Day 5: The next CBC tutor to take up the baton in our 7 days of writing tips and tasks is bestselling children’s-author Catherine Johnson, who teaches our 3-month online course on Writing YA and Children’s Fiction. Catherine’s a massively popular tutor, who has now taught more courses for CBC than anyone else, and who also writes for television. So as you can imagine, she knows a thing or two about story structure and the importance of having a strong narrative underpinning your writing …
Here’s her tip:
It’s great to have a strong story arc to hang your work on. I find 5-Act structure useful (John Yorke explains this well in Into the Woods) – but in any case, make sure your story has character, an inciting incident, jeopardy, conflict & resolution
There are different ways of approaching story structure. The 5-Act structure, which Catherine mentions here, is pretty much the same as the more well-known 3-act structure (beloved of screen-writers). It just has a few additional bells and whistles. The book she mentions, by John Yorke, is one that lots of our students find very helpful in coming to understand story and plot.
Here’s her task:
All stories should have a strong narrative arc to them, no matter how long or short they are. Write a mini-story that’s fully developed (NOT just a character sketch, NOT just description) – with a beginning, middle and end – and tweet it
Catherine’s point about the importance of a strong story arc applies equally whether you’re writing a big literary novel, a page-turning thriller, a short story – or even a little mini-story, as in the task. You can plan your plot in detail before you write, you can interrogate your material after you’ve written a full draft to make sure the story is working well – or possibly a hybrid of the two. Either way, it isn’t enough to have only stylish prose. Readers want to be gripped by your story, and compelled to read on to find out what’s going to happen. The task requires you to think properly about the drivers of story as part of writing a tweet-length tale for us. We’d like you to come up with something that has momentum, and that really goes somewhere.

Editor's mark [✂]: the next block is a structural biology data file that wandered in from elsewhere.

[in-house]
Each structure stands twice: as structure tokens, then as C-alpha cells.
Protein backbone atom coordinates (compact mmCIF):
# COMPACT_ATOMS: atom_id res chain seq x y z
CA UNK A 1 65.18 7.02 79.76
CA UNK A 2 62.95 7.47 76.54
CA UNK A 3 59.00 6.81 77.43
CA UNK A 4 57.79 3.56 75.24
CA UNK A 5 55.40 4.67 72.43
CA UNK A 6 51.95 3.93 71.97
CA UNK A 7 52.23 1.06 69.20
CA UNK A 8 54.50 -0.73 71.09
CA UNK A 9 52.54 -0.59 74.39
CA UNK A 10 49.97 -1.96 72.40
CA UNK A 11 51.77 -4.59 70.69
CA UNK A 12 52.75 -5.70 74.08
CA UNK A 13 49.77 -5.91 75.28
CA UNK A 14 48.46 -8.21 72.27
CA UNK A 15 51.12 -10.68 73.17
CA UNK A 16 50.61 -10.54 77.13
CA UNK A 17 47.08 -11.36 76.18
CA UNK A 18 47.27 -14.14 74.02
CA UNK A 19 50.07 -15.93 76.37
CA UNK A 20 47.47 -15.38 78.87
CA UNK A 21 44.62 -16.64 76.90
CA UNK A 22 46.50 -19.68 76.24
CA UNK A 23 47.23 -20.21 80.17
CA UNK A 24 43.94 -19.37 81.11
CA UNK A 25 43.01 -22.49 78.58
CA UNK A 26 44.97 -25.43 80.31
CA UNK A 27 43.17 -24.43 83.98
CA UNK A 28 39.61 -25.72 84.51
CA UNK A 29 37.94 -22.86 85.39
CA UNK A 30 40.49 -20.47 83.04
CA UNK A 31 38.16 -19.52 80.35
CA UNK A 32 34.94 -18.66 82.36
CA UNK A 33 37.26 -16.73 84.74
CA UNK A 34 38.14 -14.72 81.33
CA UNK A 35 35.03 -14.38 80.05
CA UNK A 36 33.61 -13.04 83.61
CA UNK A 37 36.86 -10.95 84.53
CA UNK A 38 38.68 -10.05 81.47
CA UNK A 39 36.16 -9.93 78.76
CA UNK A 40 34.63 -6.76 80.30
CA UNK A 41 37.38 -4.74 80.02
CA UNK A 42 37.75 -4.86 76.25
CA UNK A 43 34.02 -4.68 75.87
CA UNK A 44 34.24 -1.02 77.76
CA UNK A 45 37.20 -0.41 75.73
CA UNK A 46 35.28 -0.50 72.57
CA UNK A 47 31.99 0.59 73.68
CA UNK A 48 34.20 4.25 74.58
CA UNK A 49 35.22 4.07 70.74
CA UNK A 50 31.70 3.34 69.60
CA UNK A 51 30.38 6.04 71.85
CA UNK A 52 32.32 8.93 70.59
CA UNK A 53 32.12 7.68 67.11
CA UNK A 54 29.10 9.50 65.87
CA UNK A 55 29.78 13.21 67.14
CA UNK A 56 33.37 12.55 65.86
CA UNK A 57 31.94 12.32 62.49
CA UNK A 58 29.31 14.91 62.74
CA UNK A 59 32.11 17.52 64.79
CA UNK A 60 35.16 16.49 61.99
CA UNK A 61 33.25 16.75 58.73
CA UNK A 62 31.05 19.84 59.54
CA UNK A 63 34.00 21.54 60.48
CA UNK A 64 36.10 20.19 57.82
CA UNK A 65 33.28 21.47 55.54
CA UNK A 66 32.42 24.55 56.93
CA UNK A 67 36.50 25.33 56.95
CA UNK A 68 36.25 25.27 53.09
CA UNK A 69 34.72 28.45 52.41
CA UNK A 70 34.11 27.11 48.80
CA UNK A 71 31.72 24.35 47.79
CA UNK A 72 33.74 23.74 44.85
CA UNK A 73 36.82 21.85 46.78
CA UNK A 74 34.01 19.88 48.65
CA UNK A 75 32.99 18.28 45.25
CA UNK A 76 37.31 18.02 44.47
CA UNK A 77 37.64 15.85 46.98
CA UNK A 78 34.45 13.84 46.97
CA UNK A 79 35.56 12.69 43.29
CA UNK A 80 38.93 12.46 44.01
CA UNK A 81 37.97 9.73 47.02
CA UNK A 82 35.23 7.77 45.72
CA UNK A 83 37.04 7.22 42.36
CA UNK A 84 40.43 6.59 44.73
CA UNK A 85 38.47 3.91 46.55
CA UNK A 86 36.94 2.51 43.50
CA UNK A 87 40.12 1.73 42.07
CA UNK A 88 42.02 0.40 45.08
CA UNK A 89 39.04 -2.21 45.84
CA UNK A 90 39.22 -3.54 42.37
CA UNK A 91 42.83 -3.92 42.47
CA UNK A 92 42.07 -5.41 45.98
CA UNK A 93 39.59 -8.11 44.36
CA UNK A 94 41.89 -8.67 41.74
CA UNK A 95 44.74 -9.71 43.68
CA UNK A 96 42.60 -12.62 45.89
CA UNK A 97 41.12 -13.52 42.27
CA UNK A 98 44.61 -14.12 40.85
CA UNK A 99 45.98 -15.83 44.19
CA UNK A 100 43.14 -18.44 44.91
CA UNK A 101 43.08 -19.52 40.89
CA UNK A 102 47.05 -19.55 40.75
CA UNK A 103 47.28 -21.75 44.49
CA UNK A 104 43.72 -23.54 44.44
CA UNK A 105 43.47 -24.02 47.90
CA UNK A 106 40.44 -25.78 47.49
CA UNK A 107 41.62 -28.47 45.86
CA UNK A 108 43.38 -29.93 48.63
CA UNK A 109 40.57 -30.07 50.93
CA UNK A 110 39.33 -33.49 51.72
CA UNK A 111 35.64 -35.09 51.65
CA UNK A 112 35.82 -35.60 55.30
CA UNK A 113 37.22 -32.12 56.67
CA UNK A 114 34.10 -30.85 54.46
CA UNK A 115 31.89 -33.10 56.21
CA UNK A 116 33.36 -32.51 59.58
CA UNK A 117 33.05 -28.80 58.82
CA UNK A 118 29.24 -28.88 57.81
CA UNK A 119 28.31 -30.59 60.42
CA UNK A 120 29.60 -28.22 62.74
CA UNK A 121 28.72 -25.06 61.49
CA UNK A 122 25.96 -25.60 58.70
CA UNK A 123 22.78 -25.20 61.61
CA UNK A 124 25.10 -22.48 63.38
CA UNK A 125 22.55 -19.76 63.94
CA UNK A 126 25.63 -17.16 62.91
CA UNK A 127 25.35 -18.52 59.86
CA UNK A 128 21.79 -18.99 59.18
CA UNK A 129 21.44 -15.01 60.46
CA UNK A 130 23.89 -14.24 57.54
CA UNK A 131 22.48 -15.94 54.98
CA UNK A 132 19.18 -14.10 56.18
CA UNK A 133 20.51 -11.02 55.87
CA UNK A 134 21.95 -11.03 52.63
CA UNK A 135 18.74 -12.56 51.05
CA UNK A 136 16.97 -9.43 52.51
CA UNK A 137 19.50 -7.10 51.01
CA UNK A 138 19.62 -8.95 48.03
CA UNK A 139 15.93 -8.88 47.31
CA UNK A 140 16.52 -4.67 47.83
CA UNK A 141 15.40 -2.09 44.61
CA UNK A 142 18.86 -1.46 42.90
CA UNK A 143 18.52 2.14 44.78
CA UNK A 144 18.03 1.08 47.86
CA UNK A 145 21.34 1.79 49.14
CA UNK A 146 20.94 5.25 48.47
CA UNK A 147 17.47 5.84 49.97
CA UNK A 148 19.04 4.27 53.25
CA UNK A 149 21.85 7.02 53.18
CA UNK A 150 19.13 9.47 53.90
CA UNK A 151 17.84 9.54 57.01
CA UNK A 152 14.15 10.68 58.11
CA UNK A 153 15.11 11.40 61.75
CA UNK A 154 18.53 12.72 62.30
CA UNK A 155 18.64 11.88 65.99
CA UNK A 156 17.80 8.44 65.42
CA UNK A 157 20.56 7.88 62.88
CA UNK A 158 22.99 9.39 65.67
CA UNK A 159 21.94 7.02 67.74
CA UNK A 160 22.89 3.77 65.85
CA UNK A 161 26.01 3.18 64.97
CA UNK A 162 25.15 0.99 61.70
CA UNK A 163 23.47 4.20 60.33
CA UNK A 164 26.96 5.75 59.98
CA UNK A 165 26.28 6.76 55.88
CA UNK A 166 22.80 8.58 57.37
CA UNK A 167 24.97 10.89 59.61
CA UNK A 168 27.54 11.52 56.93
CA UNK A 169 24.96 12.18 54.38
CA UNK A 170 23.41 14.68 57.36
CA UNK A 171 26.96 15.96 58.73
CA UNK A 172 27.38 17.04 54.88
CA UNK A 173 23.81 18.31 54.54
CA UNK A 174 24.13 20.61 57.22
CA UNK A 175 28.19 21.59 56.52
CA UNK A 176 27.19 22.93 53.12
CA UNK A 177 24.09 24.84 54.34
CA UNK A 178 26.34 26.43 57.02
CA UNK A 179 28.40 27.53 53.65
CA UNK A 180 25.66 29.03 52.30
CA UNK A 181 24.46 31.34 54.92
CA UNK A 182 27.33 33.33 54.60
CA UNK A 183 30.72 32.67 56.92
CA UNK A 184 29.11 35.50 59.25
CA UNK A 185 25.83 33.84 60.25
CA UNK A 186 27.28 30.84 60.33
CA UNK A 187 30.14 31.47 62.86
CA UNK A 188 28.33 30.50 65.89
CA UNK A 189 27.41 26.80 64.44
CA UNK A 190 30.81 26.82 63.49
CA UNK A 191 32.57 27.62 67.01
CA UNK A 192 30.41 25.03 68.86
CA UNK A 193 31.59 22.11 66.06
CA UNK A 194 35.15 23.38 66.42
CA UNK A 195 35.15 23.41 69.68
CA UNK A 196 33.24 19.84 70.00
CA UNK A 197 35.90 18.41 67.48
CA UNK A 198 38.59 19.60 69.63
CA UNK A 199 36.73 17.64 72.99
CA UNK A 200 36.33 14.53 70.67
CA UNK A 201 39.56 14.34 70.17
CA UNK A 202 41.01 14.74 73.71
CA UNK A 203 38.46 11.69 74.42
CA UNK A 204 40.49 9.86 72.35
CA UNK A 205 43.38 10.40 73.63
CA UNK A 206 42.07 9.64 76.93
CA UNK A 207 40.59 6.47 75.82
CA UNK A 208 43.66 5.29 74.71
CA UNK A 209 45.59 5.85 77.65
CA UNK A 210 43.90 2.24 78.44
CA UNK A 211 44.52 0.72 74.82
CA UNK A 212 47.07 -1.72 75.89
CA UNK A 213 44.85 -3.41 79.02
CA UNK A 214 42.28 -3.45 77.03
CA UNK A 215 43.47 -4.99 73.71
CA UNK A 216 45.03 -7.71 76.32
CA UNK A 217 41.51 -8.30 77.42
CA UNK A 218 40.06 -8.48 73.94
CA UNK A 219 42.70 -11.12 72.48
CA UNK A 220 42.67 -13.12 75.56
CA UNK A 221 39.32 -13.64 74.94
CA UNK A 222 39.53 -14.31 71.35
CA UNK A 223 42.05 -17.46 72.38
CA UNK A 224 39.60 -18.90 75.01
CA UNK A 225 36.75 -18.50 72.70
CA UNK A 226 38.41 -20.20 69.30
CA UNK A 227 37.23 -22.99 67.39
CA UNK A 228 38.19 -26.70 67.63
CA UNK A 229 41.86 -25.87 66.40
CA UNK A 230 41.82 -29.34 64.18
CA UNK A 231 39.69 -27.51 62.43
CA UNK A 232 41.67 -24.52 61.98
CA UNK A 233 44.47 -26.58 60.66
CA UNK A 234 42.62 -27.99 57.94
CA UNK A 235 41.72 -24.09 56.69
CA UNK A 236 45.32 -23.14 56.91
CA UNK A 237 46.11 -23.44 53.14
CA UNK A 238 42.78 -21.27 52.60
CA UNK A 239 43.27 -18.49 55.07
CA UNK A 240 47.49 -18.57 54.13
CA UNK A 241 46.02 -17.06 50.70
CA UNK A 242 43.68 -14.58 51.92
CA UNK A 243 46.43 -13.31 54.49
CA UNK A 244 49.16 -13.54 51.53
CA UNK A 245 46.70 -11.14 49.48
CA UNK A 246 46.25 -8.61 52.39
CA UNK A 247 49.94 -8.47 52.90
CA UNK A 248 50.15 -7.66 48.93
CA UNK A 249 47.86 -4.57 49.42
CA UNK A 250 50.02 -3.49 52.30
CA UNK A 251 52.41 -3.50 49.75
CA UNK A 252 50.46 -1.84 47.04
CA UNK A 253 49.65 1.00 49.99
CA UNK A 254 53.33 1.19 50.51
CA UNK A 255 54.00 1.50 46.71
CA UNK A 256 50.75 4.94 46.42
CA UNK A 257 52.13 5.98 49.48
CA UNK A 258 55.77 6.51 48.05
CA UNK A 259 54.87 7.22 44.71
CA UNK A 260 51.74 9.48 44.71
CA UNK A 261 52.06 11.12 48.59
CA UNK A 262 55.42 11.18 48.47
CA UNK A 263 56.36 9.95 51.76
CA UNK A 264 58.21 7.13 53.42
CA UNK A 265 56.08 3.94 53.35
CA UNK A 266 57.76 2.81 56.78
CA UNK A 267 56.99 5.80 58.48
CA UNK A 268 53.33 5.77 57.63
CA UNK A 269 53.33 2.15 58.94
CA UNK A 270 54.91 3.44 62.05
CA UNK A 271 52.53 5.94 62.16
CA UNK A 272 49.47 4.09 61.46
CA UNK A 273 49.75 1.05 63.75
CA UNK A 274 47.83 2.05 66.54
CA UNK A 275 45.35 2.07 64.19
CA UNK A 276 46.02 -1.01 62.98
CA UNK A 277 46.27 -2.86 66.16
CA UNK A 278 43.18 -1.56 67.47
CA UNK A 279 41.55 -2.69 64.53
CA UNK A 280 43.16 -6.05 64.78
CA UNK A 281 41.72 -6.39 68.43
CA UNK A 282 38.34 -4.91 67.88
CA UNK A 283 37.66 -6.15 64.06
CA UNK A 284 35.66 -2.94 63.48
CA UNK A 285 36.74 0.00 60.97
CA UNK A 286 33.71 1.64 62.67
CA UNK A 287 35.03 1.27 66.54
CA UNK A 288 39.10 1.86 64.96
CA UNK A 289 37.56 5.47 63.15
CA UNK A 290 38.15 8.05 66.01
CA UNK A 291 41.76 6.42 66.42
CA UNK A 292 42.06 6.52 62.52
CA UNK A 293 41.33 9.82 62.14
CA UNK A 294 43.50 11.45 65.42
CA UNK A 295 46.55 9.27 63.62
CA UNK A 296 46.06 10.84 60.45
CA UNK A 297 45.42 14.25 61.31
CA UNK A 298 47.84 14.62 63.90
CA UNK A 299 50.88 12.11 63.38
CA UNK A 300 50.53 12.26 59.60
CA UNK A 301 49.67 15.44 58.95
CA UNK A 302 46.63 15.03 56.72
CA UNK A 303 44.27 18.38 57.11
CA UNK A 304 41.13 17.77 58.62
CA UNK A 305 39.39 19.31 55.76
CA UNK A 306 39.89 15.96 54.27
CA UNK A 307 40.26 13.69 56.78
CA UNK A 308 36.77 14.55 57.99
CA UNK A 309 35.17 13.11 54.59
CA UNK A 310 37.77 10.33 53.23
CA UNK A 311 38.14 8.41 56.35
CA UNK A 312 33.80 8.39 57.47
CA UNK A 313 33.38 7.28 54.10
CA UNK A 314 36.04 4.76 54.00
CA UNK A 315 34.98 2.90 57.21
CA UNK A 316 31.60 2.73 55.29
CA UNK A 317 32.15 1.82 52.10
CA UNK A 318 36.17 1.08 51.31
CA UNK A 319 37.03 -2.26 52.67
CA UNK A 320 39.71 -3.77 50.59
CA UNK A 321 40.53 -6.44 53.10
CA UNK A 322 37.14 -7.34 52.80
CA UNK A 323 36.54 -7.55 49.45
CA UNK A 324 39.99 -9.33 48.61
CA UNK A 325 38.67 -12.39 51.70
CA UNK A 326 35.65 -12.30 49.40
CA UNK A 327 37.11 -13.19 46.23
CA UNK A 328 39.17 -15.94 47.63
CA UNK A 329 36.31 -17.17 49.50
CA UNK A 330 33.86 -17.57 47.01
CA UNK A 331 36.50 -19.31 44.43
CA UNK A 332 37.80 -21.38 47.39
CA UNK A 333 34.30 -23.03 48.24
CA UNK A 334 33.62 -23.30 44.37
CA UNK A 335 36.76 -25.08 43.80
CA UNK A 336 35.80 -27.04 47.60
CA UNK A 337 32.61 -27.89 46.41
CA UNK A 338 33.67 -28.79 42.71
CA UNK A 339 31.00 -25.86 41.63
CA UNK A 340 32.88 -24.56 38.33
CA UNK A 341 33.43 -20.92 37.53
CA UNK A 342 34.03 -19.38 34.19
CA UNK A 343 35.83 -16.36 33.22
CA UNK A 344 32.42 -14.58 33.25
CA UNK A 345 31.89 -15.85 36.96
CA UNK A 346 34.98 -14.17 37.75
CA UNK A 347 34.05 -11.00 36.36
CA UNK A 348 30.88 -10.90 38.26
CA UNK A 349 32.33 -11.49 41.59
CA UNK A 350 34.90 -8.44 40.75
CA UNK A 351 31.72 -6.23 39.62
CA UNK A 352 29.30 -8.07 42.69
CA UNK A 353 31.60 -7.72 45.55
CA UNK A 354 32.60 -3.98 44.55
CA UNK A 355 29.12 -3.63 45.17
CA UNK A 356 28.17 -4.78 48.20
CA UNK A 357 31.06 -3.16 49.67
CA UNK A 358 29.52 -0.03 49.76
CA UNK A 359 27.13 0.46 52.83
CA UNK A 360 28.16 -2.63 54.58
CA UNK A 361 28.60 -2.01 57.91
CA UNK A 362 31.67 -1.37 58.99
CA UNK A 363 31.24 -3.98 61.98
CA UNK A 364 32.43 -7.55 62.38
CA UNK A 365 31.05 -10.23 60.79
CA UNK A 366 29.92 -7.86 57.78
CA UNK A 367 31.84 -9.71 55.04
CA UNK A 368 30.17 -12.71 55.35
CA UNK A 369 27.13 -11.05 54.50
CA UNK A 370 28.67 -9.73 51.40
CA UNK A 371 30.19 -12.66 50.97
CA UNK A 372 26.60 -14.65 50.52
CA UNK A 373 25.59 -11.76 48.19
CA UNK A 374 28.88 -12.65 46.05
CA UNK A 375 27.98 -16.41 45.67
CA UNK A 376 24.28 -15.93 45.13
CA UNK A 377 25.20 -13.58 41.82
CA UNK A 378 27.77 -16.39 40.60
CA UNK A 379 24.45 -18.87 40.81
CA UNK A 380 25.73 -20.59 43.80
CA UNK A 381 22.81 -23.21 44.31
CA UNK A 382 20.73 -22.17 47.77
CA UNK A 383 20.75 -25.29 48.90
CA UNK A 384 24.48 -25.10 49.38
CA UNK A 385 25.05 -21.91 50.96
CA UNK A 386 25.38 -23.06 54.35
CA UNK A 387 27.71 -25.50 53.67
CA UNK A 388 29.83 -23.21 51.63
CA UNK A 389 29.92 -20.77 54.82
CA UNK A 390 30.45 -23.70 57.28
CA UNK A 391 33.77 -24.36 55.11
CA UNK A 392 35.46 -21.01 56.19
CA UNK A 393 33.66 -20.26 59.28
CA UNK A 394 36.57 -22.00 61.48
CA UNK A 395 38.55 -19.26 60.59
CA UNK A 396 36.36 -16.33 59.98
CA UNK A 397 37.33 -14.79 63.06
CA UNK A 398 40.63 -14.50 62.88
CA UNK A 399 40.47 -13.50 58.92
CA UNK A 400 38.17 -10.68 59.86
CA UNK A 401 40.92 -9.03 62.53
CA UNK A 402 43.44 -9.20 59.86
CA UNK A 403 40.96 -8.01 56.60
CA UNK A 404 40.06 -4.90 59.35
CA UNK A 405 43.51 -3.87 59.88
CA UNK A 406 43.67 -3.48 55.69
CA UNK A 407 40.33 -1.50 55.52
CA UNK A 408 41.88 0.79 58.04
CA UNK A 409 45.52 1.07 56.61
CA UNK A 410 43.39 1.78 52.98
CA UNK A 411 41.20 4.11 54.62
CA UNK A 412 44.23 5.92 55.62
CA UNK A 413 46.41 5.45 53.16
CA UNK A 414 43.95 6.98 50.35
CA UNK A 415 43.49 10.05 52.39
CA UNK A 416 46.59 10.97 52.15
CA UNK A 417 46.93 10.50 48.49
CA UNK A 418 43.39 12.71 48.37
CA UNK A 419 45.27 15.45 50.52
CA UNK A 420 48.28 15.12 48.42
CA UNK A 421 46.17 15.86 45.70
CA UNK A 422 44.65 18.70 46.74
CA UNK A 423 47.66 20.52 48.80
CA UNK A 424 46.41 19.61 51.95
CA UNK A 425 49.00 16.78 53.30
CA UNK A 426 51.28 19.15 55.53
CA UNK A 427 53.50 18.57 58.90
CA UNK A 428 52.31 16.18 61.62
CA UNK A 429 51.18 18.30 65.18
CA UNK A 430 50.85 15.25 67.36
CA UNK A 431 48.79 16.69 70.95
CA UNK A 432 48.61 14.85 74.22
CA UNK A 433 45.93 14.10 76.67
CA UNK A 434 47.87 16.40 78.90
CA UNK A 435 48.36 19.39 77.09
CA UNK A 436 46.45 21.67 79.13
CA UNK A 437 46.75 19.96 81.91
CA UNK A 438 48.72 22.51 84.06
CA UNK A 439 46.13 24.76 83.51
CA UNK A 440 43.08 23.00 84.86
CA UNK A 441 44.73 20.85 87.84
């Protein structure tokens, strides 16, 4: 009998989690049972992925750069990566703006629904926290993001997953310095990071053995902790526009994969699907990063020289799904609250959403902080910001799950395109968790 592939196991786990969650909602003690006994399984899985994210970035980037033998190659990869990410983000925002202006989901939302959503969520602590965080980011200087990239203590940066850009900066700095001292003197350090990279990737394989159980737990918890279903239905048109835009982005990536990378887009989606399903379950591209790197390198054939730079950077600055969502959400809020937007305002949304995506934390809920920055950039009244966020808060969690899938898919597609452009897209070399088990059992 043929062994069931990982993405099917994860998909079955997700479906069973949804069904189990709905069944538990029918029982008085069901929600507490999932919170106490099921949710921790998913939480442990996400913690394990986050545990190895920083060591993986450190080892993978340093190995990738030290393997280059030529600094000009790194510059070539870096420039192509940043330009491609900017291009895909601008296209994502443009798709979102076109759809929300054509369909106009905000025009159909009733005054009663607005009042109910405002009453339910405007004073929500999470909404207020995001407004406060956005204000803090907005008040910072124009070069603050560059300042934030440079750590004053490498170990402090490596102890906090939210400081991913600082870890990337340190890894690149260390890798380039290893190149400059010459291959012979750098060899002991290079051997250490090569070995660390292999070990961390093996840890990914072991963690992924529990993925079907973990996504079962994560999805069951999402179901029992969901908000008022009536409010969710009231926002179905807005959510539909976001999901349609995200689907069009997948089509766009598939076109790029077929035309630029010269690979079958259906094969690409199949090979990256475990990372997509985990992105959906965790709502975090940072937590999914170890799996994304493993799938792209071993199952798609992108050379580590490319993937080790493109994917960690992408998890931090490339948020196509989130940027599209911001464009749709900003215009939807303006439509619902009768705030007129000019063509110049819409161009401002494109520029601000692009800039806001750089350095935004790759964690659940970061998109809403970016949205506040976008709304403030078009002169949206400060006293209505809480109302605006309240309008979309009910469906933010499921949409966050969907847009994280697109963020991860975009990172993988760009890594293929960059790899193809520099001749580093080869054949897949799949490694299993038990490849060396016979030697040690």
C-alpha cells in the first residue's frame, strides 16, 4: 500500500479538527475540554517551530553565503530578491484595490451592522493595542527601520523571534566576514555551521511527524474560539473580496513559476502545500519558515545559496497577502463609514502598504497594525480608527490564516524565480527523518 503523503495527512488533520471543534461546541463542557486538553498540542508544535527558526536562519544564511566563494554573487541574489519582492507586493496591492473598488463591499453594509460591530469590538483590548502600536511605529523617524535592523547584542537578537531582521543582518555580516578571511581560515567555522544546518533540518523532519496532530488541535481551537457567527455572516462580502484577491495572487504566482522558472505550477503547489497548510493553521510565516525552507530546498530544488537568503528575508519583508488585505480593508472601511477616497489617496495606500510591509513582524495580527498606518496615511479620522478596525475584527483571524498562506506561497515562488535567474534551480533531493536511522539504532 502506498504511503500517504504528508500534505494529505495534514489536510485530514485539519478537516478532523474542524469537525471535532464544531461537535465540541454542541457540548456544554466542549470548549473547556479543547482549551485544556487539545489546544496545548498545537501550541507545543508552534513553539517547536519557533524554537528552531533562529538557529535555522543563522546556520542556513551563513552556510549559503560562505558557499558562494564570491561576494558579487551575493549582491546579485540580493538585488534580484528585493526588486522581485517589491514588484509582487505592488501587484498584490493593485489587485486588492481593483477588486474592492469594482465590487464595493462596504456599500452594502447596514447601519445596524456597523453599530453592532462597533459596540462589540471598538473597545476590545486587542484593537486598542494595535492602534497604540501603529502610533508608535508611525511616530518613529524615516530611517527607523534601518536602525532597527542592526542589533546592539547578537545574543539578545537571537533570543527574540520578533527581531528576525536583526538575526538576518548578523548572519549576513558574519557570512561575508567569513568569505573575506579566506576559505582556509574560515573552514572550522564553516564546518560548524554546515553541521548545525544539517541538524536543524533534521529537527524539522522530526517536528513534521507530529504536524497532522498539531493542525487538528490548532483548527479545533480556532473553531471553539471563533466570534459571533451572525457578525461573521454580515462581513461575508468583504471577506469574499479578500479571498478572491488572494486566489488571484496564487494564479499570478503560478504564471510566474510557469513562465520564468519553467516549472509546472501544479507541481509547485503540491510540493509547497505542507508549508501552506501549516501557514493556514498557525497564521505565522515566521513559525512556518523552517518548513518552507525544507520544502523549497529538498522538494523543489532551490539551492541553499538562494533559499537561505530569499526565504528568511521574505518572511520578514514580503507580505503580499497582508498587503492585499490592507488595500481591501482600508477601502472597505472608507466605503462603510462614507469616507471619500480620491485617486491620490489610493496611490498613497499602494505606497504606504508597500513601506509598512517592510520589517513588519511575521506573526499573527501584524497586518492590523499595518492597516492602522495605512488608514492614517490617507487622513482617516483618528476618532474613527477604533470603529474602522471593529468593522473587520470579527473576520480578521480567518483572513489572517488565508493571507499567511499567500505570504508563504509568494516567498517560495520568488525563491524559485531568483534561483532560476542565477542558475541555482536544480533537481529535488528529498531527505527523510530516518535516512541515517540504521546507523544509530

We thought you might find it helpful to have a summary of what are usually considered to be the key points in a dramatic arc for general use in your writing – though you might not be able to get all of this into your tweet-story!
The Dramatic Arc:
The Set-Up – sets up the protagonist and their story
Inciting Incident and call to action – Something happens which is a challenge to the protagonist, setting them on a particular course (perhaps a goal to be achieved, a mystery to be solved, a situation to be escaped, etc.)
The Confrontation – The protagonist’s attempts to deal with the inciting incident bring about bigger problems/challenges – there’ll be plenty of antagonism/conflict (forces of opposition going on). The protagonist won’t have the skills/ knowledge needed to get out of his/her difficulty.
Midpoint – The protagonist has some kind of realisation about what he/she needs to do to resolve their problem/achieve their goal – without yet being able to do it
Crisis – The Protagonist’s attempts to resolve their situation brings about a dramatic crisis, with the protagonist reaching his/her lowest ebb
Resolution – This will see the protagonist move into the denouement of the story. There may well be a showdown, a facing of demons, etc. The plot is wrapped up into its ending.
But, really, what all this comes down to is that your story needs a beginning, a middle and an end – and lots of conflict.
For more detailed advice on plotting, planning and story structure, apply for one of our three 6-week online courses: Starting to Write Your Novel, Write to the End of Your Novel and Edit & Pitch Your Novel